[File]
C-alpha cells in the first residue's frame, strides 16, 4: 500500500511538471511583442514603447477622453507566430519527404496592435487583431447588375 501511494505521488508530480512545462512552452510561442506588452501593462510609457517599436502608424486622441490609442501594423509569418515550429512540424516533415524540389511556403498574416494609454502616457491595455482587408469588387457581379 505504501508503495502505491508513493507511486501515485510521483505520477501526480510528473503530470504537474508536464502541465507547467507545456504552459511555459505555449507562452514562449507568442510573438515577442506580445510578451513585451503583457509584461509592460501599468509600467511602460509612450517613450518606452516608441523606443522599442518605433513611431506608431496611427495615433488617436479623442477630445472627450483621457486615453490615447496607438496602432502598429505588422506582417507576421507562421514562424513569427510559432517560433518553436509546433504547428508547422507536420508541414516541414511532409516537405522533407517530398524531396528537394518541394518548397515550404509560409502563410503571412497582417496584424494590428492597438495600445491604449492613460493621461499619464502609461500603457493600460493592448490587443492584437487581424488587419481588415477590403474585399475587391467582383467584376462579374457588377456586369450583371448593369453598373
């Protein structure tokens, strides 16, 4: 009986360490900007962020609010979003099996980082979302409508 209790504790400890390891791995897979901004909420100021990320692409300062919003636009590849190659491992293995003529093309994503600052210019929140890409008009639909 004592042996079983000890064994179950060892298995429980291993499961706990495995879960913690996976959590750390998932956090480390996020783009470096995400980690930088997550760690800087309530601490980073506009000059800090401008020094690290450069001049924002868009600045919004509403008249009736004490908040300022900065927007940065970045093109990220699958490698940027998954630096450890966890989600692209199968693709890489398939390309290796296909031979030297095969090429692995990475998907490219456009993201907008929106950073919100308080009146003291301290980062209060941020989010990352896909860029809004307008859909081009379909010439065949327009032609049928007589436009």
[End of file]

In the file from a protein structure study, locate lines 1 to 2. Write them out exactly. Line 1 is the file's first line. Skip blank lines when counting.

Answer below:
C-alpha cells in the first residue's frame, strides 16, 4: 500500500511538471511583442514603447477622453507566430519527404496592435487583431447588375 501511494505521488508530480512545462512552452510561442506588452501593462510609457517599436502608424486622441490609442501594423509569418515550429512540424516533415524540389511556403498574416494609454502616457491595455482587408469588387457581379 505504501508503495502505491508513493507511486501515485510521483505520477501526480510528473503530470504537474508536464502541465507547467507545456504552459511555459505555449507562452514562449507568442510573438515577442506580445510578451513585451503583457509584461509592460501599468509600467511602460509612450517613450518606452516608441523606443522599442518605433513611431506608431496611427495615433488617436479623442477630445472627450483621457486615453490615447496607438496602432502598429505588422506582417507576421507562421514562424513569427510559432517560433518553436509546433504547428508547422507536420508541414516541414511532409516537405522533407517530398524531396528537394518541394518548397515550404509560409502563410503571412497582417496584424494590428492597438495600445491604449492613460493621461499619464502609461500603457493600460493592448490587443492584437487581424488587419481588415477590403474585399475587391467582383467584376462579374457588377456586369450583371448593369453598373
């Protein structure tokens, strides 16, 4: 009986360490900007962020609010979003099996980082979302409508 209790504790400890390891791995897979901004909420100021990320692409300062919003636009590849190659491992293995003529093309994503600052210019929140890409008009639909 004592042996079983000890064994179950060892298995429980291993499961706990495995879960913690996976959590750390998932956090480390996020783009470096995400980690930088997550760690800087309530601490980073506009000059800090401008020094690290450069001049924002868009600045919004509403008249009736004490908040300022900065927007940065970045093109990220699958490698940027998954630096450890966890989600692209199968693709890489398939390309290796296909031979030297095969090429692995990475998907490219456009993201907008929106950073919100308080009146003291301290980062209060941020989010990352896909860029809004307008859909081009379909010439065949327009032609049928007589436009």